Friday, December 27, 2013

Funny, it doesn't LOOK like Christmas...

It's been quite a while since I've updated the site, and a lot has happened since then!

The first thing(s) of note are that Jing and I are now both employed.... ironically, to US companies. Jing is a Customer Service Rep here in PI for ATT's accounts, and I started working from home as a virtual assistant, handling some of the financial aspects for client accounts for a company based in San Diego, California. Vacation time in a tropical climate is now officially over. So ironically, we moved thousands of miles away and ended up with American based jobs.

I guess the funny thing about getting a new job is how much you think about "Oh, when I get my first paycheck, I'm gonna do this or that or buy this or that." When in the Bay Area, it used to be "Oh let's go to this fancy restaurant," or "Let's go see this show/movie/performance." Here, our priorities have shifted a bit... with Jing's first check we looked forward to buying diapers. With mine? Well, I can't really think of anything that I'd want/need, especially after Christmas -- I got the two things that have piqued my interest in the past 4 months (more on that later).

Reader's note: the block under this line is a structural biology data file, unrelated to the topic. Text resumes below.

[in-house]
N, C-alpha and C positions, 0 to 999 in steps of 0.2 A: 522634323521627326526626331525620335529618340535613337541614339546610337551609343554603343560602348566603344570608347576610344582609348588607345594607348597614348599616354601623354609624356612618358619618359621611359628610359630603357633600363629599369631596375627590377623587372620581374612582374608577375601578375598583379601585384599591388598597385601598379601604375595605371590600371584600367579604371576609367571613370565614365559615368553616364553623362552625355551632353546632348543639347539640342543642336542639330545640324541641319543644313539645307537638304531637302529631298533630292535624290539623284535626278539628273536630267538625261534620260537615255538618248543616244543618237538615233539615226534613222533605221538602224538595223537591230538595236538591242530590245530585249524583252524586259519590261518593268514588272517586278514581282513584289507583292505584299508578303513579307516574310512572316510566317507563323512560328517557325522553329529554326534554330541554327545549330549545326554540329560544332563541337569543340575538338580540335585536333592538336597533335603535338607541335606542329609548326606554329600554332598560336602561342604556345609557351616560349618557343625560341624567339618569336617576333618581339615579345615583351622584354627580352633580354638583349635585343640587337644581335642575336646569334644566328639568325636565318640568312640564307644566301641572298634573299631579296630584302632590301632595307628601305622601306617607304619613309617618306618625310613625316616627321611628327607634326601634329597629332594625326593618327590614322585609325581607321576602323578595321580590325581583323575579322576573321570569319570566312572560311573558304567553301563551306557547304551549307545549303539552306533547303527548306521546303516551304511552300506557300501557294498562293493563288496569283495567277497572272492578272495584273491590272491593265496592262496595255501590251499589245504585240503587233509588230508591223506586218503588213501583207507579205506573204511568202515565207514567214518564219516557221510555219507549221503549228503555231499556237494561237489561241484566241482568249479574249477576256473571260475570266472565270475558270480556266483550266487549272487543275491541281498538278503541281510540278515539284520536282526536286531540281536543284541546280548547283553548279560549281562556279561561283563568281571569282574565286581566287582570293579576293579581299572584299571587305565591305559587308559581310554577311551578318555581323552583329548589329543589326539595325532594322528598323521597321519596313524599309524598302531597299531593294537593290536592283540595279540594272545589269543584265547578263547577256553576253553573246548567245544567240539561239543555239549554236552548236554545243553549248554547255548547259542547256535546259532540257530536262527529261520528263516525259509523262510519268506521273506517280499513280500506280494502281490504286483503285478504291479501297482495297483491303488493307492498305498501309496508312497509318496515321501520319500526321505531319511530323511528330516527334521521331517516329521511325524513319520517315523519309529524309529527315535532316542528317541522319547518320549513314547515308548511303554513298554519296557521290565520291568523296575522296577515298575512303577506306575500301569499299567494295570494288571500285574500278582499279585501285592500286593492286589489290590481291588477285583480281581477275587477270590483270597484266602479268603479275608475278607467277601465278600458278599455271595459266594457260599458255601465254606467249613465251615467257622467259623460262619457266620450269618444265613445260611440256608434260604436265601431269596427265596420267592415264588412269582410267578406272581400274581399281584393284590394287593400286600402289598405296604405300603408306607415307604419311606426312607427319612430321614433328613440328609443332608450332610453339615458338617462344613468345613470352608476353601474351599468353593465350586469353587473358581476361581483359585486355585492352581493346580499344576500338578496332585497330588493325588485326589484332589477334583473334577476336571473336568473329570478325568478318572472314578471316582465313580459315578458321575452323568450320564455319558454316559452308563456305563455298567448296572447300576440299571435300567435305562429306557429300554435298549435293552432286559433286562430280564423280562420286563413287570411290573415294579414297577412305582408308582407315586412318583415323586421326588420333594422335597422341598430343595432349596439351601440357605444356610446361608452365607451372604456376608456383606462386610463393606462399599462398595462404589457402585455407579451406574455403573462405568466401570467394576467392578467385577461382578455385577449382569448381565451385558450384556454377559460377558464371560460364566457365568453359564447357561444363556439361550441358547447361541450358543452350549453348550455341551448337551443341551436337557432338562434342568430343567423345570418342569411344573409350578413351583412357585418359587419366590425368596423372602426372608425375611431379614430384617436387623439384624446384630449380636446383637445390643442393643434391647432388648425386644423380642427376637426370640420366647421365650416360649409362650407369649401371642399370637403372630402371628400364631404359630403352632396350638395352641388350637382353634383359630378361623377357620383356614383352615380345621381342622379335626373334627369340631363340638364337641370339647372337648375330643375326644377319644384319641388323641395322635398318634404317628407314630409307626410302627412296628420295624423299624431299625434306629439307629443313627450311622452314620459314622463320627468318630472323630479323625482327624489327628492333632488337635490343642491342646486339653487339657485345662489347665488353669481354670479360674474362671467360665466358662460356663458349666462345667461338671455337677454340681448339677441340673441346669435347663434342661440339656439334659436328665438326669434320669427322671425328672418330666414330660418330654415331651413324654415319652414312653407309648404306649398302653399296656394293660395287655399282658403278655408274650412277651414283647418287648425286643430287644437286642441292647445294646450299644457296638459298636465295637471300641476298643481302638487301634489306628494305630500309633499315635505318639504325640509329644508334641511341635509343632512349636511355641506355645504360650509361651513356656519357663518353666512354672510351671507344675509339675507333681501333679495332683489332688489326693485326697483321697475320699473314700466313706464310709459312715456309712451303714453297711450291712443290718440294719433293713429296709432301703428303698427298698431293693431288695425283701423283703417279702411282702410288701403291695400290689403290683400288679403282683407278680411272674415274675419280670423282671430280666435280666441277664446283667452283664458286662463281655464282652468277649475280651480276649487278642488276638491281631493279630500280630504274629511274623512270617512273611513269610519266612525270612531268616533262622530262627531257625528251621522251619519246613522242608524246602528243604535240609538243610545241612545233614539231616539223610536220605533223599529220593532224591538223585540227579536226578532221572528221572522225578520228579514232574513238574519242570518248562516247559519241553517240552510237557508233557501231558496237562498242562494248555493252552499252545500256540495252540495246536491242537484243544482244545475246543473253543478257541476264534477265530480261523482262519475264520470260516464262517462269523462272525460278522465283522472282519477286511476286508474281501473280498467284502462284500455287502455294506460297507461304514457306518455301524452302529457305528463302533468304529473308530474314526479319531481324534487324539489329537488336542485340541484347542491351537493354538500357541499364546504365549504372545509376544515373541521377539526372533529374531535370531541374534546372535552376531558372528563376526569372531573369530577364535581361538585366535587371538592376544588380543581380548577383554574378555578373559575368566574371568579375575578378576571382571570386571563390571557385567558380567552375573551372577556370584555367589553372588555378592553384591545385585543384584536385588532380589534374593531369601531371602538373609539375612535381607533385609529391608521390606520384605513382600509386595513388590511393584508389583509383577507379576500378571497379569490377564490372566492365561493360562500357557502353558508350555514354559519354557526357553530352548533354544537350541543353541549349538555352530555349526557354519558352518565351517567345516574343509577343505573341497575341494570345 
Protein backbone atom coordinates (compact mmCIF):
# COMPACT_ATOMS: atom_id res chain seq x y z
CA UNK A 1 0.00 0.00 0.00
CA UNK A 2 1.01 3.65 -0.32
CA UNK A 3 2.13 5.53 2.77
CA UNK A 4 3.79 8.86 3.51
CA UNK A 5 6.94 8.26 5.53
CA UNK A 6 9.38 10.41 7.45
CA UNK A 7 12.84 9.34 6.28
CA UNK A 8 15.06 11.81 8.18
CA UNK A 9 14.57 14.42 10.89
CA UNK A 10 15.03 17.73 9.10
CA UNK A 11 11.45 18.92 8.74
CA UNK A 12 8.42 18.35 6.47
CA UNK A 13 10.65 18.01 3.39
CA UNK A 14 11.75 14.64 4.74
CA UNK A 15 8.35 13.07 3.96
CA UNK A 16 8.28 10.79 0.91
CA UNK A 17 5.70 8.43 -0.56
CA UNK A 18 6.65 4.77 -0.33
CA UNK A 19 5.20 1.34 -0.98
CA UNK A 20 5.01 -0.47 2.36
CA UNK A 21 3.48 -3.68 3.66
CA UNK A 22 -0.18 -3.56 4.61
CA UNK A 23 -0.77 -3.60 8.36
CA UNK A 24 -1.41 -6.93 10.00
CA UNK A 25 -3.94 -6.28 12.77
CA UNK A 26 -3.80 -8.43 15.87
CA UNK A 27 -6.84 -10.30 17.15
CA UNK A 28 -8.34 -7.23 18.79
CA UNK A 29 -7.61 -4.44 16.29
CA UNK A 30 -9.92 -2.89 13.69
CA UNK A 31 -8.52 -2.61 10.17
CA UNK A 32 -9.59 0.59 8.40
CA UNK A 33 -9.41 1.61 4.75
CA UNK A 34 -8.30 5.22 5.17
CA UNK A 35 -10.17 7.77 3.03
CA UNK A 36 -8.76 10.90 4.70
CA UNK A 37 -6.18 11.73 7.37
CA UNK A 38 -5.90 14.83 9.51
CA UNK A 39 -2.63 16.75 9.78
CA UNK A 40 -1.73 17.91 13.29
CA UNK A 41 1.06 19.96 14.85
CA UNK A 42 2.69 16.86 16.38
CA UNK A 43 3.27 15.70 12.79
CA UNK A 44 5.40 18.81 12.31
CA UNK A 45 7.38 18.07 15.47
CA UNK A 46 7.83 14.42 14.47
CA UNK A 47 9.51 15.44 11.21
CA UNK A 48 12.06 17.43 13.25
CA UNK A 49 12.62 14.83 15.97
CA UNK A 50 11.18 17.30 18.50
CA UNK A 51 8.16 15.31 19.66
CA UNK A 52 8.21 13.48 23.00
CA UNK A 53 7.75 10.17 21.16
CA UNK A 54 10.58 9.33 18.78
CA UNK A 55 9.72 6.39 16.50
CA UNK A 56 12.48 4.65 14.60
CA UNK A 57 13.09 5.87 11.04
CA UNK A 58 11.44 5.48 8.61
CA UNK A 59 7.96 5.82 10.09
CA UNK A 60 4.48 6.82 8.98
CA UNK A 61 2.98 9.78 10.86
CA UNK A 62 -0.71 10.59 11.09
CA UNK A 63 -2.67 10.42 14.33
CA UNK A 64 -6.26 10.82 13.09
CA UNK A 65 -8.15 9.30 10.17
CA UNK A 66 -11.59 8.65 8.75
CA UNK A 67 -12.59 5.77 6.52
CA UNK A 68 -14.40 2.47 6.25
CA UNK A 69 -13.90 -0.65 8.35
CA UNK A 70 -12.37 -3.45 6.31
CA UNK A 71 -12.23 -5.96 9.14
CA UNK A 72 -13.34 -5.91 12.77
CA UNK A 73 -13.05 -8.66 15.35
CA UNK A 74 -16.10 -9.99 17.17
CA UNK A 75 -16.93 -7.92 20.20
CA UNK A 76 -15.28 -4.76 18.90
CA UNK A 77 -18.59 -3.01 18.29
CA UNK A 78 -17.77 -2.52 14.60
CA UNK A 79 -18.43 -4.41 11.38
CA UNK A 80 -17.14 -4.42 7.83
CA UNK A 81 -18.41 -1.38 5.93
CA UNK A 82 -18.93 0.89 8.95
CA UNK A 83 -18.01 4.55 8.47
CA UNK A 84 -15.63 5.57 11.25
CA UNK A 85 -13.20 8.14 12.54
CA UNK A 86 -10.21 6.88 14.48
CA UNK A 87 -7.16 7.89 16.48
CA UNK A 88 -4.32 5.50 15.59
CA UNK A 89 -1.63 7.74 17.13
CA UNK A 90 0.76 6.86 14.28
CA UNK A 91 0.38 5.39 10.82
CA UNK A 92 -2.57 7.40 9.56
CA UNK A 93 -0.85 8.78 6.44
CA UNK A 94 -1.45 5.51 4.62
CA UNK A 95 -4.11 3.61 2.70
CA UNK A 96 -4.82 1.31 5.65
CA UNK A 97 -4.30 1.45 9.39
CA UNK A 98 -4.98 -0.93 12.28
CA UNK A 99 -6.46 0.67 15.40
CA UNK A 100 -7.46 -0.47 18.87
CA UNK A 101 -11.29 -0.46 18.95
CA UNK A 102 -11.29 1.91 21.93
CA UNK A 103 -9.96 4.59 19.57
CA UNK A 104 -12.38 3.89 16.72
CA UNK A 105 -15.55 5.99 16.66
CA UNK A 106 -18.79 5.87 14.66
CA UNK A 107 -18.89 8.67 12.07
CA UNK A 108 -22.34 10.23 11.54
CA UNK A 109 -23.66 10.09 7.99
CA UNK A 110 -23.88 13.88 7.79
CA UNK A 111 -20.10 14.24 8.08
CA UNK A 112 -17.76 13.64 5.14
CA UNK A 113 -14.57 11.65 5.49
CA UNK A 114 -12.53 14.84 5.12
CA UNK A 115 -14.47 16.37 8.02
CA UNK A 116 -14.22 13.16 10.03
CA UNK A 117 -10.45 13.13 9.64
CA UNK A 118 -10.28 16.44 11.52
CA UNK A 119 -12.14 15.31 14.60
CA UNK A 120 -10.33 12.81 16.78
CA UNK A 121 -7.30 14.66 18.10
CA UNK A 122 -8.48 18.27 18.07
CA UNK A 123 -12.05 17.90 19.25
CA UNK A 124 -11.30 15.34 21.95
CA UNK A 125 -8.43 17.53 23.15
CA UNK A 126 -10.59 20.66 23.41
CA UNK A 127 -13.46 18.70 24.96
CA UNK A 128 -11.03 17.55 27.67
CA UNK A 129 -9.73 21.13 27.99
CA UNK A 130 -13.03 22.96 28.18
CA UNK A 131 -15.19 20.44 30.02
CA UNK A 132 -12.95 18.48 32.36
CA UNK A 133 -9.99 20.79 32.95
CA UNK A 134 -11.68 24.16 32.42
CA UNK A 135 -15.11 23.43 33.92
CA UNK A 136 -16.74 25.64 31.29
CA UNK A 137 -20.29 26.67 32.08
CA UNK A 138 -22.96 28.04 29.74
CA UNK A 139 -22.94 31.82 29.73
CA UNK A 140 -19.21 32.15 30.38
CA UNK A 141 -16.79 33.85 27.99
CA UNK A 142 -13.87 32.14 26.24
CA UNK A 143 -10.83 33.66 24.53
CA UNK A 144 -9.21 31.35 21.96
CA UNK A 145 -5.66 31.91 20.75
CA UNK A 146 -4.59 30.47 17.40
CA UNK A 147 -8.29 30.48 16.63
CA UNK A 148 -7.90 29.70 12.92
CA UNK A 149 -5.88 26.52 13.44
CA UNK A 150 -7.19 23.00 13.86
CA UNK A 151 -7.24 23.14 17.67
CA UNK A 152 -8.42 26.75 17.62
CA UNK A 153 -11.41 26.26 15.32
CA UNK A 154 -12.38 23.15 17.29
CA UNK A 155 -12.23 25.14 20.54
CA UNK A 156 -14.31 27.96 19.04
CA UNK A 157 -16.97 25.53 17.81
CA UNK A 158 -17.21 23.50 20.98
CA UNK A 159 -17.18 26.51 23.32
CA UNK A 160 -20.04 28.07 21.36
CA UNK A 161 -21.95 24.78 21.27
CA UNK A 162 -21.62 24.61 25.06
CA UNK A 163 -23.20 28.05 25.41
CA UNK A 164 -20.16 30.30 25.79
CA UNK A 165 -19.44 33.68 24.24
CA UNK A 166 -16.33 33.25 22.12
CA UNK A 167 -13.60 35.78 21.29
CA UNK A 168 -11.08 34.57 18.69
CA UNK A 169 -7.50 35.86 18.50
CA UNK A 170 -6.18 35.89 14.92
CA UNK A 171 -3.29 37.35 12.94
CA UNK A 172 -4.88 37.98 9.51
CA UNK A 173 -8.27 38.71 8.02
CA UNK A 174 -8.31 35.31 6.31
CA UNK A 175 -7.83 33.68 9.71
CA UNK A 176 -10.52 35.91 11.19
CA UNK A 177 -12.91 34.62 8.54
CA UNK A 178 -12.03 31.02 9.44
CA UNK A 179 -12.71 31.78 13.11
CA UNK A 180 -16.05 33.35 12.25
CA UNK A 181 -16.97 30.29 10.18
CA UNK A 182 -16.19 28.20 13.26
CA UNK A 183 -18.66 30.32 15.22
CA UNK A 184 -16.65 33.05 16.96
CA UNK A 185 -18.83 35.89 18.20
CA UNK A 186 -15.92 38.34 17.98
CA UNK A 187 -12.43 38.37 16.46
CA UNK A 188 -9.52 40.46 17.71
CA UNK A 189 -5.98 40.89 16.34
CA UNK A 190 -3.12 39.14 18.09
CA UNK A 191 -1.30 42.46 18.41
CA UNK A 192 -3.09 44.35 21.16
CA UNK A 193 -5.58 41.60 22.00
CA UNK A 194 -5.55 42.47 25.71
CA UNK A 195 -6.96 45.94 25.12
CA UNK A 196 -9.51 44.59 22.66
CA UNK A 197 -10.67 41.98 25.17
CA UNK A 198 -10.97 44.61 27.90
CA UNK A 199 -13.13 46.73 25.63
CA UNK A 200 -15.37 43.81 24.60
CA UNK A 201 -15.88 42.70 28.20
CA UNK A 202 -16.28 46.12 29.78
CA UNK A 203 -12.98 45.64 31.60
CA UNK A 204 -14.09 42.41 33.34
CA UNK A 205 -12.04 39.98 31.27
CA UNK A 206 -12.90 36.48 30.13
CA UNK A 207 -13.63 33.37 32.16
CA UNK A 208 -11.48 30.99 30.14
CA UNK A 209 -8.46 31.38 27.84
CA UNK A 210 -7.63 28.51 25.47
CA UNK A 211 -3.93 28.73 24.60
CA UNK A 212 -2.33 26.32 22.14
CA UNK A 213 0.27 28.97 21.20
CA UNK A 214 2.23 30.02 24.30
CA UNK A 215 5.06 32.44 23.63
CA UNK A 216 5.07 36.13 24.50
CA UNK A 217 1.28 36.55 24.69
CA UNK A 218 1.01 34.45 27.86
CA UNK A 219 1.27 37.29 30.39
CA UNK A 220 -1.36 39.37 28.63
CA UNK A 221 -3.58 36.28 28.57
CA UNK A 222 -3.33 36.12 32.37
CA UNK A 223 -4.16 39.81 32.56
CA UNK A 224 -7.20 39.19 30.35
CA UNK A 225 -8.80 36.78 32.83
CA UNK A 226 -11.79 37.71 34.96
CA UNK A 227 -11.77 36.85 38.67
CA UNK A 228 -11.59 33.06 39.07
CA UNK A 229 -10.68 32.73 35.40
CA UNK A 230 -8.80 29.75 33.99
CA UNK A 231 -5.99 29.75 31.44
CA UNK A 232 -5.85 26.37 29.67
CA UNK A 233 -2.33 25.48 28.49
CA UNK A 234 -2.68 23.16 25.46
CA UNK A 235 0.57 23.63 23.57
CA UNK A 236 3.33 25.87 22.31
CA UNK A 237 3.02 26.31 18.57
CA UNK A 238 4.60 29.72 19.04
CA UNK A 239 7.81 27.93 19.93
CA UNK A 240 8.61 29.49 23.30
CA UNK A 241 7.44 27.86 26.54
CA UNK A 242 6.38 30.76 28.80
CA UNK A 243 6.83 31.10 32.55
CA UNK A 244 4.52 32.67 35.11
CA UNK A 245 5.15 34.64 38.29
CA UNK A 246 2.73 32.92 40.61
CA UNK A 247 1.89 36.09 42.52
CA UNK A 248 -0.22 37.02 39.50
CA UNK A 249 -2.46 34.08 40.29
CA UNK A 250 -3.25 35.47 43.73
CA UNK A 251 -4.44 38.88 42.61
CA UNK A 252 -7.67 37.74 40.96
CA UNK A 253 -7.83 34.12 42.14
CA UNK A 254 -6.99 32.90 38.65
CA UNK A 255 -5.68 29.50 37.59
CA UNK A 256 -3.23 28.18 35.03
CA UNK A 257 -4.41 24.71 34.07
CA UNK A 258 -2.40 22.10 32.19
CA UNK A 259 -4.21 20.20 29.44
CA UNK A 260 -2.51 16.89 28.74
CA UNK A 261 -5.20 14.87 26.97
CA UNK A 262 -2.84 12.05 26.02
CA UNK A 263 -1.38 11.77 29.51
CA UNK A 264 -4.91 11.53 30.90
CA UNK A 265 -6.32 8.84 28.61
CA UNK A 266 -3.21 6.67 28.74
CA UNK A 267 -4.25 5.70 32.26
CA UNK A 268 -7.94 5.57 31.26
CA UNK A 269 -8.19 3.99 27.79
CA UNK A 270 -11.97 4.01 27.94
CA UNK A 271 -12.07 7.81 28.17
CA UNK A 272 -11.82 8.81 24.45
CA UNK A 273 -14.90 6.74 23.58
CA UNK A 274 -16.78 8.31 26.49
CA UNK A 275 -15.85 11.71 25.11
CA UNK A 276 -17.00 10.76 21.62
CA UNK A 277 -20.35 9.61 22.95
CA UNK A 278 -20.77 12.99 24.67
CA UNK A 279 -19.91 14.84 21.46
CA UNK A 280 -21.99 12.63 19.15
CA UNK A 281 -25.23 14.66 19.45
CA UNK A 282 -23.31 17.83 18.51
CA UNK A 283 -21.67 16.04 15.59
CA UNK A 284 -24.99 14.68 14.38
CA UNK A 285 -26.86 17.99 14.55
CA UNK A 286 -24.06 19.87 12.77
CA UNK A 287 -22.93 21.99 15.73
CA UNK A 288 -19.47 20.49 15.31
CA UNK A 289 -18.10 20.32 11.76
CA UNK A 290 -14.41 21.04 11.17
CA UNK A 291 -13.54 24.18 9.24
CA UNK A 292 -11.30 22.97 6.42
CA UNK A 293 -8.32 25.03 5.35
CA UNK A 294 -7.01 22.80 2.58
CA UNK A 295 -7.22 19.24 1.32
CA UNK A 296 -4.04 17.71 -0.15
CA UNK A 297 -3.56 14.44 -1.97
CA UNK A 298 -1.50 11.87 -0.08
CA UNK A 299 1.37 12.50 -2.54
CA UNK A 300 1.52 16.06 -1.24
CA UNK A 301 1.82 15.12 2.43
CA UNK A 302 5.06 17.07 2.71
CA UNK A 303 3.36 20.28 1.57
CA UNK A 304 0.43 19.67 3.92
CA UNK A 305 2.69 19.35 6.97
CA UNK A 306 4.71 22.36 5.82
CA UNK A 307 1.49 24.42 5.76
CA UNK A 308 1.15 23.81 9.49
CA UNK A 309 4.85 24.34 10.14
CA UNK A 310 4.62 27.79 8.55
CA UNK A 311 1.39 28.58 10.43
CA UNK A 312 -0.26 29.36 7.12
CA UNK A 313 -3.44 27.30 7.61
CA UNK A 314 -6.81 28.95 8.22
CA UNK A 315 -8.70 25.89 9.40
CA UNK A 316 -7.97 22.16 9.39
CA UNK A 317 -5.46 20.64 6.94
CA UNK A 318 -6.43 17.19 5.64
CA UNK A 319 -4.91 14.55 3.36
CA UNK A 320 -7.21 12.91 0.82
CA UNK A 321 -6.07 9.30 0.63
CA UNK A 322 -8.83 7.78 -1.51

For my readers in the States, concerning Jing's job: call center jobs are actually very lucrative in comparison to their American counterparts. In the States, call center agents are usually fresh high school and college grads, and the perception is that the position is (maybe) a rung above fast food working. Here in the Philippines, you're doing very well for yourself if you can get a job at a call center. It's one of the highest starting pay positions in the Philippines. The English proficiency required means you most likely already have some sort of degree (many nursing and medical school grads begin working in call centers before they find a nursing position abroad -- the US isn't known for importing call center agents).

"Kuya,"** our oldest son, will most likely start preschool in January. He's excited about it, but I don't think he really knows what he's in for.

All the kids here are on break until after the New year, so we have a few of the kids' cousins over pretty much every day, plus a neighbor kid who comes over and rides bikes. My nose bleeds from all the Tagalog being thrown out...